Another international break comes and so do the calls of frustration from Burnley fans who feel that their players have been unfairly left out. Ben Mee and James Tarkowski failed to make the grade but keeper Nick Pope managed to make the cut. Many people believe that Pope should be the England’s main man instead of Jordan Pickford, however, that is unlikely to be the case anytime soon.
Pope and Pickford are both fine shot-stoppers. They are brave warriors who will throw their head in the line of fire to stop the ball hitting the back of the net. Pickford’s speed when coming off his line is one advantage to having a smaller frame and it allows him to mimic the sweeper role that the likes of Ederson Moraes and Alisson Becker perform brilliantly for their clubs.
Everton play a system which encourages their full-backs to push high so it can leave the defence exposed. Burnley are less likely to commit too many men forward with Sean Dyche often preferring to retain a structure. This means that Pope will have less responsibility than Pickford when it comes to halting attacks. It also means that there is more pressure on Pickford with his kicks.
Pickford is an excellent kicker of the ball. In this era of football, a goalkeeper’s distribution is as important as his shot-stopping. Pep Guardiola revolutionised the way that people in England saw goalkeepers.
Pope is not particularly great on the ball. Burnley do not necessarily demand too much technical ability from their men between the posts; a general punt in the direction of the two strikers would be enough to get by. This wouldn’t be the case with England as manager Gareth Southgate aspires to play like an elite passing team. This means that the keeper has to be comfortable playing short-range passes to his centre backs or deep-lying midfielder, mid-range passes to his central midfielders and full-back options, and long-range balls into the forward players.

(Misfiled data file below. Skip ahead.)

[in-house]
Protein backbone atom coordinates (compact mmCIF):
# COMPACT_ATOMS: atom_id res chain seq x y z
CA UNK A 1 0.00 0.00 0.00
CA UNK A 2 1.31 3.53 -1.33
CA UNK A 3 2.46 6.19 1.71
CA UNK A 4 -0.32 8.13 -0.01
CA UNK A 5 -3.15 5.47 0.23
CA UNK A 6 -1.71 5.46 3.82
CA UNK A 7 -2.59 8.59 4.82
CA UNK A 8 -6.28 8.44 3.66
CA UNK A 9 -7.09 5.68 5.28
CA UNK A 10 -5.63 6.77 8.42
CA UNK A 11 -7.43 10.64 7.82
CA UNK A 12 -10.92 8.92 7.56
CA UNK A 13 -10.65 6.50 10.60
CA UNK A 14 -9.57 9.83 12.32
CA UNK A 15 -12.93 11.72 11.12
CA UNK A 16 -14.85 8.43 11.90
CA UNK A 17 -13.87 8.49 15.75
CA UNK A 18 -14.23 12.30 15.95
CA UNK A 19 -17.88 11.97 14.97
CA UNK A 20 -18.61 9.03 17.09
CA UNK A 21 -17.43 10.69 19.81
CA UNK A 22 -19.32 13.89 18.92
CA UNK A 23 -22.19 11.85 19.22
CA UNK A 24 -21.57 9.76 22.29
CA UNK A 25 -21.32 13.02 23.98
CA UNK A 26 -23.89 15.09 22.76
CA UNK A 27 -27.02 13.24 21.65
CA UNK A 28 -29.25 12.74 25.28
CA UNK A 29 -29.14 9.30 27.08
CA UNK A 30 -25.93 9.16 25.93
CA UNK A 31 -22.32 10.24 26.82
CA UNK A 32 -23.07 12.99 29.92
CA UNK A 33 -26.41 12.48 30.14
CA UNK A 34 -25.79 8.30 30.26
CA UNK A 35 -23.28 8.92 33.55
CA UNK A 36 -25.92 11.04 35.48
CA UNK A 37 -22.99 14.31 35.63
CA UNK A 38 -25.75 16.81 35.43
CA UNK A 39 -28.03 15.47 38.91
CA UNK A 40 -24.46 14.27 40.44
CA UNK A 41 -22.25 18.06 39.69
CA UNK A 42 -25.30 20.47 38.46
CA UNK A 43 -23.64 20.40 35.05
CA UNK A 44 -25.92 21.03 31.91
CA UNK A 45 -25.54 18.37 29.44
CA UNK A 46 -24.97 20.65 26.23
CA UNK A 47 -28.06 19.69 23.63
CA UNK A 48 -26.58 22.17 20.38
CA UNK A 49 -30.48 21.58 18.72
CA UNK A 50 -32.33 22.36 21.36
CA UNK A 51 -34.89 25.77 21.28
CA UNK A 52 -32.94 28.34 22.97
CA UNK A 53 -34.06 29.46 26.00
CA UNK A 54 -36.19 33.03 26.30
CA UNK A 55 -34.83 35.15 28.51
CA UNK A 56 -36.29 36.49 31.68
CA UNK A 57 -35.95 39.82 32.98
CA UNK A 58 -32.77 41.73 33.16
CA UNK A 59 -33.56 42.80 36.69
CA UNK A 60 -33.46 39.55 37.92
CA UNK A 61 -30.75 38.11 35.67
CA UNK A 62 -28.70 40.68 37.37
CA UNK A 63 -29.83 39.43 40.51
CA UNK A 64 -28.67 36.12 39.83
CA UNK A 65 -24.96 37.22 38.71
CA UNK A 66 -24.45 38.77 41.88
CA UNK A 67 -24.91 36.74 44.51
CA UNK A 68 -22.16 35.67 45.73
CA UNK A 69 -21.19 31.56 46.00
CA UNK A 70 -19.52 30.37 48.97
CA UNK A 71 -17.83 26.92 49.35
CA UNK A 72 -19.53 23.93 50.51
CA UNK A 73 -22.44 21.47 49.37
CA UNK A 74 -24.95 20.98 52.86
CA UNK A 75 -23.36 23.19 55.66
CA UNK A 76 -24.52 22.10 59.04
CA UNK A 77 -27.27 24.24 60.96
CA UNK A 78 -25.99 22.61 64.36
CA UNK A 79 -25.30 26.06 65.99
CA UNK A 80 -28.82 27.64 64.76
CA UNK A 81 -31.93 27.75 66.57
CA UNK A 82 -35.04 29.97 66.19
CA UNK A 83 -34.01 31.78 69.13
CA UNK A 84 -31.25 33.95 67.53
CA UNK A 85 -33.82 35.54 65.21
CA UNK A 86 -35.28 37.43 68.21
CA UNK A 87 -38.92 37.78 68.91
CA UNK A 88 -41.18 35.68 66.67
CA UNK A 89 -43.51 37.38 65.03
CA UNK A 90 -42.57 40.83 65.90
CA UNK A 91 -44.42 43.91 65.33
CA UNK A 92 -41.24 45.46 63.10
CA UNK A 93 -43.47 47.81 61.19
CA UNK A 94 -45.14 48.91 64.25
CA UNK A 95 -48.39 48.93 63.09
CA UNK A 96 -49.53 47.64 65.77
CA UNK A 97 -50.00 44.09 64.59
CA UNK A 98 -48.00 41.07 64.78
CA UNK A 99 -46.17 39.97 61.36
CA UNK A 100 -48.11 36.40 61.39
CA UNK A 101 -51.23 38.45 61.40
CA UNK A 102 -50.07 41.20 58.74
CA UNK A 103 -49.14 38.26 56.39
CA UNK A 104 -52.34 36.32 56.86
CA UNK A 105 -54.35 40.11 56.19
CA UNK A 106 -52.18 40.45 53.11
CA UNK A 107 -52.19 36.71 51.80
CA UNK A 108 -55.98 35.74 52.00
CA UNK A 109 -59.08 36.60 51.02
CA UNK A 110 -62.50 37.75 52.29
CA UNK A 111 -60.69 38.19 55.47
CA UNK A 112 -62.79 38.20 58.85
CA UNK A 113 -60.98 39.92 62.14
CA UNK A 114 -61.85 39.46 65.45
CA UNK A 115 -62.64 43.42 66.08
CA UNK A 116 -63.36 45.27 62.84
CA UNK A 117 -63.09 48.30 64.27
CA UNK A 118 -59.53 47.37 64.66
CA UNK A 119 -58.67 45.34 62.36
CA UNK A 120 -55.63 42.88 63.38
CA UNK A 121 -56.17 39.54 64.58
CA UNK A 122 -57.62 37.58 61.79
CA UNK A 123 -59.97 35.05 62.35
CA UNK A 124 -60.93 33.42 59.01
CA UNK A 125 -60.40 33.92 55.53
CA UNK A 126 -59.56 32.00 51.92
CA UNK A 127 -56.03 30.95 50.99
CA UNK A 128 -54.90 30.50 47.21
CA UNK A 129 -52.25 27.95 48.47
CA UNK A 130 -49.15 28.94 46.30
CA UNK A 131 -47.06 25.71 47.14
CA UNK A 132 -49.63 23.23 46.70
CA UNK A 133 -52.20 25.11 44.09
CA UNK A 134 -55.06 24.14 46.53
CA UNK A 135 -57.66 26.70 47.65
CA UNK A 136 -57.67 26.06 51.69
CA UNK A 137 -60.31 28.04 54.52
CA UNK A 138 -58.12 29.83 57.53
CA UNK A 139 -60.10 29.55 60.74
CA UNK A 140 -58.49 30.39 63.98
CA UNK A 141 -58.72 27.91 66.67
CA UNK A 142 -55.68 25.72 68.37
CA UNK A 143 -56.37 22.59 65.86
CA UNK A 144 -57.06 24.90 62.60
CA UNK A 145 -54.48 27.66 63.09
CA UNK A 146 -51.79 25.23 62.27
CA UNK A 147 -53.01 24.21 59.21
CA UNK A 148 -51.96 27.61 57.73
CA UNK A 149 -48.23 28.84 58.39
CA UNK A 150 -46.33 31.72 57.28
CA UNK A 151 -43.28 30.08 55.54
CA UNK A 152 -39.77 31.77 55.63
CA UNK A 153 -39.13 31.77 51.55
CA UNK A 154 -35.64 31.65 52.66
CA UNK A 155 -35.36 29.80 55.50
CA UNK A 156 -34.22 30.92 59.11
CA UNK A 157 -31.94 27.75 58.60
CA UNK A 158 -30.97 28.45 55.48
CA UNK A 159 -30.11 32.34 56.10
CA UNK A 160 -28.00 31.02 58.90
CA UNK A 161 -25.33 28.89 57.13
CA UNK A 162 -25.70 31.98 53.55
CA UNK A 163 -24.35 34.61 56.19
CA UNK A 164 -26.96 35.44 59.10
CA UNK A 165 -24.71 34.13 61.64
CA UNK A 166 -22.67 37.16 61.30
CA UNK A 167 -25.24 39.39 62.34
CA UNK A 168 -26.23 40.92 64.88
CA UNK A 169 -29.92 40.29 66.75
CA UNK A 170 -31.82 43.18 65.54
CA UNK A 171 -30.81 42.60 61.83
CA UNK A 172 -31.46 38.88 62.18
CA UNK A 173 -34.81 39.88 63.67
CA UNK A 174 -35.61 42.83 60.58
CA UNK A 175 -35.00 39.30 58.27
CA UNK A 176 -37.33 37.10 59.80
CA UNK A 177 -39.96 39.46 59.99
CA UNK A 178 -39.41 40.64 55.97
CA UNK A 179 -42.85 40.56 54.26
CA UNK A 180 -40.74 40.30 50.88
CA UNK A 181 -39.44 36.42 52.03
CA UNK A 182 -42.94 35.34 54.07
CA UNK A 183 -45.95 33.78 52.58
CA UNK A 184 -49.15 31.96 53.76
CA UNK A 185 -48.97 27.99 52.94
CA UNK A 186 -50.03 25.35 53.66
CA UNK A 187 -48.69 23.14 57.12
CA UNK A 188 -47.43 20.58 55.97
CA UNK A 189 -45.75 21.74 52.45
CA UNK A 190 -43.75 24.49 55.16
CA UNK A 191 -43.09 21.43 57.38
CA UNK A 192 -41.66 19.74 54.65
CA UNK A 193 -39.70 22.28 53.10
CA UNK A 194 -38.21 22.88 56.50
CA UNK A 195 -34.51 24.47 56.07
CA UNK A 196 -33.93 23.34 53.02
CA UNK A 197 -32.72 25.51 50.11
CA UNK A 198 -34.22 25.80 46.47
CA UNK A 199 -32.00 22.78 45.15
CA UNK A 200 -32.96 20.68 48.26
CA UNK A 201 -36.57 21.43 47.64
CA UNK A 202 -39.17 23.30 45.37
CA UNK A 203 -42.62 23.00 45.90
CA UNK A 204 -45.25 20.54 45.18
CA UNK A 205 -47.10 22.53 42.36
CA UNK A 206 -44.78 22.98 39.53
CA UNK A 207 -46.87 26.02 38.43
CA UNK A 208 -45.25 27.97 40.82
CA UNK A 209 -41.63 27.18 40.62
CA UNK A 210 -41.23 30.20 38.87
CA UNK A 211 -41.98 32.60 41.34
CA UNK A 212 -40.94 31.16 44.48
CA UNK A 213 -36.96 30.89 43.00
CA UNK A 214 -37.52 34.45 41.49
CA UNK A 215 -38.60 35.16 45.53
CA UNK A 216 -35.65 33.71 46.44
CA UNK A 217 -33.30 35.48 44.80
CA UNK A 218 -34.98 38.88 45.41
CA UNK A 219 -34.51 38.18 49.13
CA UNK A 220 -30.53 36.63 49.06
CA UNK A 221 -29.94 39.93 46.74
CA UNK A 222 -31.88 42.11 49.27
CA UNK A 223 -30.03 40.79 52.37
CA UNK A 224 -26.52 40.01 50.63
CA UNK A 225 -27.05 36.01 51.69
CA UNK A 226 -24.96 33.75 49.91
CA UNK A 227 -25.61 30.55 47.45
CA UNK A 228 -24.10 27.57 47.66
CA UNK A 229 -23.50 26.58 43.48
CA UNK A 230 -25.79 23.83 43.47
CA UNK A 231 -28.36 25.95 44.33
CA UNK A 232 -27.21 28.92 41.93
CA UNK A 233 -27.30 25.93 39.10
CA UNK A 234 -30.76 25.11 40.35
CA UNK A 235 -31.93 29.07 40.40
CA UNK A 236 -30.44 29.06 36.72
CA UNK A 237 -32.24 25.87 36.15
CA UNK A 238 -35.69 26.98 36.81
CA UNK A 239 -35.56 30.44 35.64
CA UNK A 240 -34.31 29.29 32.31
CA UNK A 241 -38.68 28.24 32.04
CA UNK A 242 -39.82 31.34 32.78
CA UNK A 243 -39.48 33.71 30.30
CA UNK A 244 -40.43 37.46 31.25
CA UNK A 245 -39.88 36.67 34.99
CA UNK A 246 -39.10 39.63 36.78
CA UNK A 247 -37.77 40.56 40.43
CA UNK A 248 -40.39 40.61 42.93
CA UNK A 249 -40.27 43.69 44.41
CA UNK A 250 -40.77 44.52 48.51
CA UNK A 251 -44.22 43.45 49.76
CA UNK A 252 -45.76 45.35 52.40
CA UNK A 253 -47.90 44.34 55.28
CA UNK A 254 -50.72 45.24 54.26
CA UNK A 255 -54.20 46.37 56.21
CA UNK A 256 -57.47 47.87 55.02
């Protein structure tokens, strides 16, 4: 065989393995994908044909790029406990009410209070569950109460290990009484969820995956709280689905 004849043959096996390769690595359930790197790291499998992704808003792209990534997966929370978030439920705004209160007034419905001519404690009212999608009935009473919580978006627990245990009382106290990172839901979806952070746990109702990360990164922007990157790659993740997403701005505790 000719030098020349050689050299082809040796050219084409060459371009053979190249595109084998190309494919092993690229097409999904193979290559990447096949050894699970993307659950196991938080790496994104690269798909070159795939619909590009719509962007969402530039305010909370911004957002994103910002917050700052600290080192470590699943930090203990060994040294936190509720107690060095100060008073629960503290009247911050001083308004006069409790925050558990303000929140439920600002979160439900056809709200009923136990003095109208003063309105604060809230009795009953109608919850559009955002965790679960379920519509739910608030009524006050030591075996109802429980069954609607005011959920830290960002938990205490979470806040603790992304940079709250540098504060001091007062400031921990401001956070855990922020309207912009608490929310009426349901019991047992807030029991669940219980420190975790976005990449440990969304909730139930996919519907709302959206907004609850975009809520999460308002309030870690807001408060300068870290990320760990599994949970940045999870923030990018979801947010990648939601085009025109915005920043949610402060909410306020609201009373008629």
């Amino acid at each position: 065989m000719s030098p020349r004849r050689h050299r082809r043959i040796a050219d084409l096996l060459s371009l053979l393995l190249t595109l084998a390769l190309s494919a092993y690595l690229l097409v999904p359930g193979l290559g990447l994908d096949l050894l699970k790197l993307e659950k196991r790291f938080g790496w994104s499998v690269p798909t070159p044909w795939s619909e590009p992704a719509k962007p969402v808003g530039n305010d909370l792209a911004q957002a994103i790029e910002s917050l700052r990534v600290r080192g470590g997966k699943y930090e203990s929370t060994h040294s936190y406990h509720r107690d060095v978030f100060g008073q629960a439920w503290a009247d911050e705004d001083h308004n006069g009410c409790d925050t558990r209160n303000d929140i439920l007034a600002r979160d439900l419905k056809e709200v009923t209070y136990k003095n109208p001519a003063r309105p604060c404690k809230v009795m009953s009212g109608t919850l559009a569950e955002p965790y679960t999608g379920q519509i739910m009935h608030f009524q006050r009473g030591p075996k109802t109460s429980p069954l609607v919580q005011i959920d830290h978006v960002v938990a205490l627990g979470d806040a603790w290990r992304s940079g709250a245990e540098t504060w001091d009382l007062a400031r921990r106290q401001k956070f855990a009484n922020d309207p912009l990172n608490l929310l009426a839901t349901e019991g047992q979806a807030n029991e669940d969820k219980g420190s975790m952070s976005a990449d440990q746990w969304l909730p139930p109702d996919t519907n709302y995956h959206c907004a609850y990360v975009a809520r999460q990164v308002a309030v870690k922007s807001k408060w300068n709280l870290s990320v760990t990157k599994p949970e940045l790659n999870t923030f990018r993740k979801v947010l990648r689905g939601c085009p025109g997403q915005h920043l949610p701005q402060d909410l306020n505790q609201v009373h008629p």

A perfect example of this would be when England scored their first goal against Spain in a friendly last year. The Three Lions broke their way through the lines to take the lead through a well-taken Raheem Sterling goal. But that was only made possible because of Pickford's excellent mid-range drive into Kane, who had dropped into a deeper position at the time, allowing for ball retention and progression. Pickford is a point of reference for his team-mates to keep the flow and momentum of period. Whether Pope would be so calm on the ball is another question.
For Burnley, Pope is primarily the shot stopper and rarely has to think about being cute with his footwork. England is a different kind of setup altogether so it would be unfair to expect the same level of ability from him. Everton do try to play a more expansive game so Pickford is also integral to their style of football. Burnley’s full backs will not be hugging the touchline; they will probably start more in-field and it will give Pope an easier short option if the Clarets do not want to go long at the first time of asking.
There is very much an argument to be had for Pope if England were still managed by Sam Alladryce. Allardyce was known for making his teams big, physical and tough to beat. He would have loved this man-mountain of a keeper. His potential pathway for England could not have been more different than the route Southgate has elected to go down, though, and that limits Pope’s England potential. Still, there are some obvious benefits to deploying Burnley’s big friendly giant.
One of Pope’s obvious strengths is his ability to claim crosses. The 6’ 4" stopper is able to utilise his height well in these situations. He often positions himself well and has the confidence to pluck the ball out of the air, relieving the pressure from his defenders. Pickford doesn’t lack the confidence to come for crosses but he does lack the stature and does not offer the same assurances to his defenders. On Friday night, one might have questioned the current national team No.1 on his lack of assertiveness on the Czech Republic’s first goal but the defending on that corner left a lot to be desired.
People might call it snobbery to pick the goalkeeper with the best technical abilities but the big teams have proven that a goalkeeper with good feet can be a real game-changer. If Southgate chooses to stick to his philosophy of playing football in this way then Pope is unlikely to ever be more than a back-up choice.